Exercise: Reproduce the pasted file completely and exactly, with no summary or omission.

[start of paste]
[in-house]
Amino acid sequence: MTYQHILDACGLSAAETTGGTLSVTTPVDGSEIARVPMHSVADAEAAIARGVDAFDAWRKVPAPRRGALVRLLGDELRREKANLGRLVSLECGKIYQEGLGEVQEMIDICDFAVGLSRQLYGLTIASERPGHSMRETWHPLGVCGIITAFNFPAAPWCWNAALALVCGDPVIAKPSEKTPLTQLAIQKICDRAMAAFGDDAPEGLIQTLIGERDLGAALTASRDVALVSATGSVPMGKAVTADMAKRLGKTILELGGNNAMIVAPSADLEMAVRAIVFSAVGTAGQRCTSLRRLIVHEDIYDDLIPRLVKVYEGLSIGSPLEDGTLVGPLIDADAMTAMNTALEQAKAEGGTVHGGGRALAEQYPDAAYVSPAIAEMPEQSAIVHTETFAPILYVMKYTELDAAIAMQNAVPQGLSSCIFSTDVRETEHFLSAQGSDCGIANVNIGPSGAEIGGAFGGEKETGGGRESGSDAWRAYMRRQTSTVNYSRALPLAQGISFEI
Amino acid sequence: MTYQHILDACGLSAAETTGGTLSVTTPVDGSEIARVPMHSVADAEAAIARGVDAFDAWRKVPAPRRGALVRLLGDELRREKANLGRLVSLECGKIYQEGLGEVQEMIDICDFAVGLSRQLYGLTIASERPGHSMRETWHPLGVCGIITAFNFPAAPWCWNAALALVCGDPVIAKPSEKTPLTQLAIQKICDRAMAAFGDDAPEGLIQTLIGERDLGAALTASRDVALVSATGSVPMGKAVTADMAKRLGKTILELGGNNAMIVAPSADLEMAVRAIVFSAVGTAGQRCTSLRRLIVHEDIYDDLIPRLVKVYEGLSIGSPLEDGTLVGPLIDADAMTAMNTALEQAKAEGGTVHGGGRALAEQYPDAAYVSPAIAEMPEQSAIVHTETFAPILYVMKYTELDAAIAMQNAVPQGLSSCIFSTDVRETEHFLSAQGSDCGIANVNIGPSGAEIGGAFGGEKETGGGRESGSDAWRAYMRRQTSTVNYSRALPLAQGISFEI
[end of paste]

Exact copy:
[in-house]
Amino acid sequence: MTYQHILDACGLSAAETTGGTLSVTTPVDGSEIARVPMHSVADAEAAIARGVDAFDAWRKVPAPRRGALVRLLGDELRREKANLGRLVSLECGKIYQEGLGEVQEMIDICDFAVGLSRQLYGLTIASERPGHSMRETWHPLGVCGIITAFNFPAAPWCWNAALALVCGDPVIAKPSEKTPLTQLAIQKICDRAMAAFGDDAPEGLIQTLIGERDLGAALTASRDVALVSATGSVPMGKAVTADMAKRLGKTILELGGNNAMIVAPSADLEMAVRAIVFSAVGTAGQRCTSLRRLIVHEDIYDDLIPRLVKVYEGLSIGSPLEDGTLVGPLIDADAMTAMNTALEQAKAEGGTVHGGGRALAEQYPDAAYVSPAIAEMPEQSAIVHTETFAPILYVMKYTELDAAIAMQNAVPQGLSSCIFSTDVRETEHFLSAQGSDCGIANVNIGPSGAEIGGAFGGEKETGGGRESGSDAWRAYMRRQTSTVNYSRALPLAQGISFEI
Amino acid sequence: MTYQHILDACGLSAAETTGGTLSVTTPVDGSEIARVPMHSVADAEAAIARGVDAFDAWRKVPAPRRGALVRLLGDELRREKANLGRLVSLECGKIYQEGLGEVQEMIDICDFAVGLSRQLYGLTIASERPGHSMRETWHPLGVCGIITAFNFPAAPWCWNAALALVCGDPVIAKPSEKTPLTQLAIQKICDRAMAAFGDDAPEGLIQTLIGERDLGAALTASRDVALVSATGSVPMGKAVTADMAKRLGKTILELGGNNAMIVAPSADLEMAVRAIVFSAVGTAGQRCTSLRRLIVHEDIYDDLIPRLVKVYEGLSIGSPLEDGTLVGPLIDADAMTAMNTALEQAKAEGGTVHGGGRALAEQYPDAAYVSPAIAEMPEQSAIVHTETFAPILYVMKYTELDAAIAMQNAVPQGLSSCIFSTDVRETEHFLSAQGSDCGIANVNIGPSGAEIGGAFGGEKETGGGRESGSDAWRAYMRRQTSTVNYSRALPLAQGISFEI